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‘Improving food safety, standards will ensure optimal well being’


Special Assistant to Director General of NAFDAC Mr.William Effiok (left); Director of Business Support Services and Codex at Standards Organization of Nigeria (SON), Mrs. Margaret Essiett; Chairman, Nigeria Beverage Panel and Retired Dean, College of Food and Human Ecology, University of Agriculture,Abeokuta Prof. Babatunde Oguntona; Vice President Scientific and Regulatory Affairs The Coca-Cola Company, Dr. Wamwari Waichungo and Prof. Madu Iwe, Deputy Vice Chancellor Michael Okpara University of Agriculture, Umudike, at the 41st Conference and Annual General Meeting by Nigerian Institute of Food Science and Technology (NIFST) in Abuja

Several studies have shown that access to sufficient amounts of safe and nutritious food is key to sustaining life and promoting good health.

According the World Health Organisation’s (WHO) latest Fact Sheet on Food Safety (October 2017), unsafe food containing harmful bacteria, viruses, parasites or chemical substances, causes more than 200 diseases – ranging from diarrhoea to cancers.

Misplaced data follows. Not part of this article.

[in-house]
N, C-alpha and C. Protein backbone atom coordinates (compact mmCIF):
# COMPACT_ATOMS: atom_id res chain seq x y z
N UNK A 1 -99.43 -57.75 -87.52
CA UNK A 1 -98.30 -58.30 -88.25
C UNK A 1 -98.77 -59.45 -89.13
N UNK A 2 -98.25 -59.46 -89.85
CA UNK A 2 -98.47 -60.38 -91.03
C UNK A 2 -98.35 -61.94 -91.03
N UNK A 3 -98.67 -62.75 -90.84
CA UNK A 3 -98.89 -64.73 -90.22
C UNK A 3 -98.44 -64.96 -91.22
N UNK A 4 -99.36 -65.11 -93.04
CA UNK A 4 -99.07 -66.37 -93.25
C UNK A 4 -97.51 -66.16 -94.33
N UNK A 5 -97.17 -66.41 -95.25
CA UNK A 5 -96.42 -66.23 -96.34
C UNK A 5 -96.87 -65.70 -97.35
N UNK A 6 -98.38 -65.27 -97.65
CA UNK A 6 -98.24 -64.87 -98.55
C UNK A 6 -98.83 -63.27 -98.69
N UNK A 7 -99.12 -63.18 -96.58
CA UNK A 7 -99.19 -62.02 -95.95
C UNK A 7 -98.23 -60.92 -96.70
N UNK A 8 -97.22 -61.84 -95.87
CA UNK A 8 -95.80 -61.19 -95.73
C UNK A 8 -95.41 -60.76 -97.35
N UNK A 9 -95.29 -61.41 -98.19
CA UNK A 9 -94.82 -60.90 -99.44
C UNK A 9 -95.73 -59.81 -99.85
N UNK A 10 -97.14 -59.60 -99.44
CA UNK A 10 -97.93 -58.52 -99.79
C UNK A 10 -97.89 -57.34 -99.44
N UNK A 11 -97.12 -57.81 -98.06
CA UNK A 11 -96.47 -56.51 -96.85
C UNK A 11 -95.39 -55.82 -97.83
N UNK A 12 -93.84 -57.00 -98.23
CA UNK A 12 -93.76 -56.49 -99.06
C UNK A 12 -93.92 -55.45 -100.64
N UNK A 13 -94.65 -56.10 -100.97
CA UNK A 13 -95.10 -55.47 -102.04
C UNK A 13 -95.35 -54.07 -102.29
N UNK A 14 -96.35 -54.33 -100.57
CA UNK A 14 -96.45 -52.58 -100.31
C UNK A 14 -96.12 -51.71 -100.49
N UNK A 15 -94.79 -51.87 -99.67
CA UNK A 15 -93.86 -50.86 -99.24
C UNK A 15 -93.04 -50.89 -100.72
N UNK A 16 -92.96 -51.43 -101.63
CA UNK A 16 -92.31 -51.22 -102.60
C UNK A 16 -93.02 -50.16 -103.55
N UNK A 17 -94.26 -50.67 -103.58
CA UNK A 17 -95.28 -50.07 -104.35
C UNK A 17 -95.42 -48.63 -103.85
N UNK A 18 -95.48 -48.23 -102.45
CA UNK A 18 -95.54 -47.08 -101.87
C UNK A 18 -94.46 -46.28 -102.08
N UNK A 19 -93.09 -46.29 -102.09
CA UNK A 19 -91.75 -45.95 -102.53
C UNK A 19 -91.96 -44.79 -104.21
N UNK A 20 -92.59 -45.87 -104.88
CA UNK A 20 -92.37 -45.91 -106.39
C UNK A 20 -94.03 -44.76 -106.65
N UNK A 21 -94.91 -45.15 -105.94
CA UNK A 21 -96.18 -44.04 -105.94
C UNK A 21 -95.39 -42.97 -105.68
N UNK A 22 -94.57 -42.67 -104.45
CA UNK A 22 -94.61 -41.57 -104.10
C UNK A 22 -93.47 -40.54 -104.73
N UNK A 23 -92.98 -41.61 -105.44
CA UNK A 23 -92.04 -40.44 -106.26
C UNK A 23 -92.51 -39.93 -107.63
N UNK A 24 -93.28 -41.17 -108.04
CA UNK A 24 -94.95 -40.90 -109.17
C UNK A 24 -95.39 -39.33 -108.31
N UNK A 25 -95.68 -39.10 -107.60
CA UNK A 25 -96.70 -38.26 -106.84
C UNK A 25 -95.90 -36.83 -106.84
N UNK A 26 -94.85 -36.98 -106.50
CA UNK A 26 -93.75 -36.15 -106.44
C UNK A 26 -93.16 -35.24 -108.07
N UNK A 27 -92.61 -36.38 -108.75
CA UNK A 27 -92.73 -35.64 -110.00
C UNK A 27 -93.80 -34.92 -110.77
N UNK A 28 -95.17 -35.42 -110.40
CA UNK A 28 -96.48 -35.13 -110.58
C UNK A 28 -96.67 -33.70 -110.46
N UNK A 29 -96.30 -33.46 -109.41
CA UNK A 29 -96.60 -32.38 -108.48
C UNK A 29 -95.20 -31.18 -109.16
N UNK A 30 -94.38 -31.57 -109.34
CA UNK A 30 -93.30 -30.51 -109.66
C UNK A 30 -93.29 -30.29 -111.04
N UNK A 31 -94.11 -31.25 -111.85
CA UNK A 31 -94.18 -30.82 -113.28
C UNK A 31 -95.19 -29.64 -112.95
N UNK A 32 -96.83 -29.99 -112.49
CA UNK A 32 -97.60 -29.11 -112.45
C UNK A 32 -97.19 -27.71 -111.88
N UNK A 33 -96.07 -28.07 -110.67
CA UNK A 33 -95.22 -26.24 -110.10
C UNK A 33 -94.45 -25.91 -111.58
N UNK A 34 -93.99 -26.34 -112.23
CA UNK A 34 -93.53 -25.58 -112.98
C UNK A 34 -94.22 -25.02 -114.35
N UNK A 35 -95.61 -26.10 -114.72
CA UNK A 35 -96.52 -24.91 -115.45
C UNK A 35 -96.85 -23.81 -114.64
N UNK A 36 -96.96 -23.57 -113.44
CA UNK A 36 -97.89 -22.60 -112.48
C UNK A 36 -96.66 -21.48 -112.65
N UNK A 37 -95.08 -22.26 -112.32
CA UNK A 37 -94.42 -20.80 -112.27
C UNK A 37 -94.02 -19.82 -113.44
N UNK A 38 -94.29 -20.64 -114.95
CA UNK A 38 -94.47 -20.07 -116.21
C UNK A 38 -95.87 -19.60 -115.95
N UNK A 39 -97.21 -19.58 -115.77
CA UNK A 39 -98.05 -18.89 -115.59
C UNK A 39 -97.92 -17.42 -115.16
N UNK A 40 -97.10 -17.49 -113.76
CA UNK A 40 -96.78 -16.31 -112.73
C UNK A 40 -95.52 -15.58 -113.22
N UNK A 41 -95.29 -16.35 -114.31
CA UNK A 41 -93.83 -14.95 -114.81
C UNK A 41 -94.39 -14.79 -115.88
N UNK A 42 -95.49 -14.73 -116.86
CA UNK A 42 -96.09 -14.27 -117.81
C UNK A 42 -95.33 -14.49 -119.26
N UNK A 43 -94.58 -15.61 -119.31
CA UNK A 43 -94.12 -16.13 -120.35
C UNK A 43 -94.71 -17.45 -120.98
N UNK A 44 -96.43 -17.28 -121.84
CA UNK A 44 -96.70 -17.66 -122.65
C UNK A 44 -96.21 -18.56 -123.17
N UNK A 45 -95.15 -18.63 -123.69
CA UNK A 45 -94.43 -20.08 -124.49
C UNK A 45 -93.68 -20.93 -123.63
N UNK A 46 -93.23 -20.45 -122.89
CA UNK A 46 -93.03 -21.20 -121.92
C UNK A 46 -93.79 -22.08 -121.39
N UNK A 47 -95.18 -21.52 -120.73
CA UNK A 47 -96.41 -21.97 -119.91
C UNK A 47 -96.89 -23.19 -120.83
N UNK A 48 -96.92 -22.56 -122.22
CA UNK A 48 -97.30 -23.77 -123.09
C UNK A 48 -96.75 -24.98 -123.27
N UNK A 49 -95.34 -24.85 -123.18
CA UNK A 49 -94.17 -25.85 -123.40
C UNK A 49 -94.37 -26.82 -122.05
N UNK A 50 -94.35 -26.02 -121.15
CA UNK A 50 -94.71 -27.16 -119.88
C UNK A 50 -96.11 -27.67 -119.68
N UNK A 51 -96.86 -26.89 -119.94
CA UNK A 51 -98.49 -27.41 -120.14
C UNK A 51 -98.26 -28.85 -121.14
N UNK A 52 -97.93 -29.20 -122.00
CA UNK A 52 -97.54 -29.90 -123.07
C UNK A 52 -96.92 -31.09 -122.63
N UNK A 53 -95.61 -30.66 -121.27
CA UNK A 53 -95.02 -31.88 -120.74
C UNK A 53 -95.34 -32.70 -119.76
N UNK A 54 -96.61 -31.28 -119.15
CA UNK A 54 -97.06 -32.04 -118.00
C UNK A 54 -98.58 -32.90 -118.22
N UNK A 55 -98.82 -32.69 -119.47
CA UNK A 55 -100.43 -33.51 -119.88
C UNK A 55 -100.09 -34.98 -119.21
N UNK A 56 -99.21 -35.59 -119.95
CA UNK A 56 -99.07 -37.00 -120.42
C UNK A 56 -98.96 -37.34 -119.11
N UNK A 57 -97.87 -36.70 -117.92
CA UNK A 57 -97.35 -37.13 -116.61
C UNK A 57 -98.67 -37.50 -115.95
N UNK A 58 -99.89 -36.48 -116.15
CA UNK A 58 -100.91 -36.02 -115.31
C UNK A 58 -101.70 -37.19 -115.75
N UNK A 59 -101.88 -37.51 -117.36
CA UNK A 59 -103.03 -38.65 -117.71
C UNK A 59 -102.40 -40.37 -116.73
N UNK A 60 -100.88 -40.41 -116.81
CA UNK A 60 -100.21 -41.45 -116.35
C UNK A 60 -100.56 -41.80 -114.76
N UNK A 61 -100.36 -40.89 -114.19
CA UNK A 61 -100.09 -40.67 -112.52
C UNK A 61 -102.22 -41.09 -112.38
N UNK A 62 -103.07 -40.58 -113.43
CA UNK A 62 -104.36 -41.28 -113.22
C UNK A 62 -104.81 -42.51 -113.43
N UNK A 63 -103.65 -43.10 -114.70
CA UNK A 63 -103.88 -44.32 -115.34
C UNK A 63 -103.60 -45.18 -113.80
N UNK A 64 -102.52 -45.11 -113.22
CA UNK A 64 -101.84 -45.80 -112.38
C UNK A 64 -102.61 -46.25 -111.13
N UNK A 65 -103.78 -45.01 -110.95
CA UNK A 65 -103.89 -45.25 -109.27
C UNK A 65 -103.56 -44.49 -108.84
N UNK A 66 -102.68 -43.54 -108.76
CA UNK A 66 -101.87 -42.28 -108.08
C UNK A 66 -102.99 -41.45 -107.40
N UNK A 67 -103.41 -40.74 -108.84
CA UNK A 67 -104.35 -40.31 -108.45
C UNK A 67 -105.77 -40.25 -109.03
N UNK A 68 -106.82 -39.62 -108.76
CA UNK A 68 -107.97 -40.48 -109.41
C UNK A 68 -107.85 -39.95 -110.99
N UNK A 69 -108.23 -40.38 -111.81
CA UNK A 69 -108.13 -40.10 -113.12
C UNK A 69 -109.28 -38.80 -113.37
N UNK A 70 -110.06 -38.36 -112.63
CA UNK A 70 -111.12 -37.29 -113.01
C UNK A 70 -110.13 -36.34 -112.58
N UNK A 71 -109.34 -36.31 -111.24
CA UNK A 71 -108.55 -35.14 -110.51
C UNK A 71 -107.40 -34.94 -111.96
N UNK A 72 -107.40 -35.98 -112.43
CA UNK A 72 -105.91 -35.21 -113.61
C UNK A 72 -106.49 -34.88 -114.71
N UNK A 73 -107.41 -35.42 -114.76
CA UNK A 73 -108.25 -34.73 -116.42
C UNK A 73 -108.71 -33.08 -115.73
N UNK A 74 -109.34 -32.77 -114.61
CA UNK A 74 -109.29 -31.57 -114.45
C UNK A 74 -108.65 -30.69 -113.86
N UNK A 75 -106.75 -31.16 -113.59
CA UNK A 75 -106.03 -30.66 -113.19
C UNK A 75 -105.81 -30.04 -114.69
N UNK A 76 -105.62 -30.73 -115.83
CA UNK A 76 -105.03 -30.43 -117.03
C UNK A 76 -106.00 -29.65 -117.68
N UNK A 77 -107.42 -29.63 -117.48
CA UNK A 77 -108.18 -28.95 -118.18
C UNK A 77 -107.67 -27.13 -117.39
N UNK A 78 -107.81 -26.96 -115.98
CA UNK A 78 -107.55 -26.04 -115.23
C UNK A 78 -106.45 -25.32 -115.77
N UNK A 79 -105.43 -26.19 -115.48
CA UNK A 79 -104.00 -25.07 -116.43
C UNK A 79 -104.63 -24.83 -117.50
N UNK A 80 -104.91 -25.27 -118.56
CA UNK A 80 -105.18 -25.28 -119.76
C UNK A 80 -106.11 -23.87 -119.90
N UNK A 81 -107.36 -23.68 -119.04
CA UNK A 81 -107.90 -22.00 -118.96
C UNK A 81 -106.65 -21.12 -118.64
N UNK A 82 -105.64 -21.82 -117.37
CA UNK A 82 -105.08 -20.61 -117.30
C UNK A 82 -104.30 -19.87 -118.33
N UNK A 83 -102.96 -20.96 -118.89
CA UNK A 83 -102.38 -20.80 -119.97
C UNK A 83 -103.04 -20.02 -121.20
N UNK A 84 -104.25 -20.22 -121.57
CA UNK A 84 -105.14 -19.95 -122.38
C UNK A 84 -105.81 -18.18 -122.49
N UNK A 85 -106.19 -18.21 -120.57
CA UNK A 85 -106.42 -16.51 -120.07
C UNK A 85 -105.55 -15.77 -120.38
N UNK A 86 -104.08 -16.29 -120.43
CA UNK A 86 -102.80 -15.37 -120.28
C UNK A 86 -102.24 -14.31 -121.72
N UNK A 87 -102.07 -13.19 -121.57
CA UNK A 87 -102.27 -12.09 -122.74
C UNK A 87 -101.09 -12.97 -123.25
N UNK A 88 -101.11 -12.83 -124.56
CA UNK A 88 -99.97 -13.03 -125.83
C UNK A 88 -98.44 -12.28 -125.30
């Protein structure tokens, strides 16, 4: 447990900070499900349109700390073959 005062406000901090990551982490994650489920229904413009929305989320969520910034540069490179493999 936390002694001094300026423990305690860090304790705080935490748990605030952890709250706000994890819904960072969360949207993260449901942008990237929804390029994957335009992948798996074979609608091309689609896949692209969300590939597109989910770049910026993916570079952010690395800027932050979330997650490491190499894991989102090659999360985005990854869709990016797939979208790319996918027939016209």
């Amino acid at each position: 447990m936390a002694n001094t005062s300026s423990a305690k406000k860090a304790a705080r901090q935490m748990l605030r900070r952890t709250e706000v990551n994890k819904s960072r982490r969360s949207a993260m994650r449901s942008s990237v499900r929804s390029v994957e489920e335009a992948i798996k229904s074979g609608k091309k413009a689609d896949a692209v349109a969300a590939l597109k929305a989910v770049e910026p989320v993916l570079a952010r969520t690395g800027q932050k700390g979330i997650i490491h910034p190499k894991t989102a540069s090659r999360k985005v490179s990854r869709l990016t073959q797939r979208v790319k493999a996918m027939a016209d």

An estimated 600 million – almost one in 10 people in the world – fall ill after eating contaminated food and 420,000 die every year, resulting in the loss of 33 million healthy life years (DALYs).


According to the WHO, children under five years of age carry 40 per cent of the foodborne disease burden, with 125,000 deaths every year; and diarrhoeal diseases are the most common illnesses resulting from the consumption of contaminated food, causing 550 million people to fall ill and 230,000 deaths every year.

Indeed, food safety, nutrition and food security are inextricably linked. Scientists have shown that unsafe food creates a vicious cycle of disease and malnutrition, particularly affecting infants, young children, elderly and the sick.

Several researches indicate that foodborne diseases impede socioeconomic development by straining health care systems, and harming national economies, tourism and trade.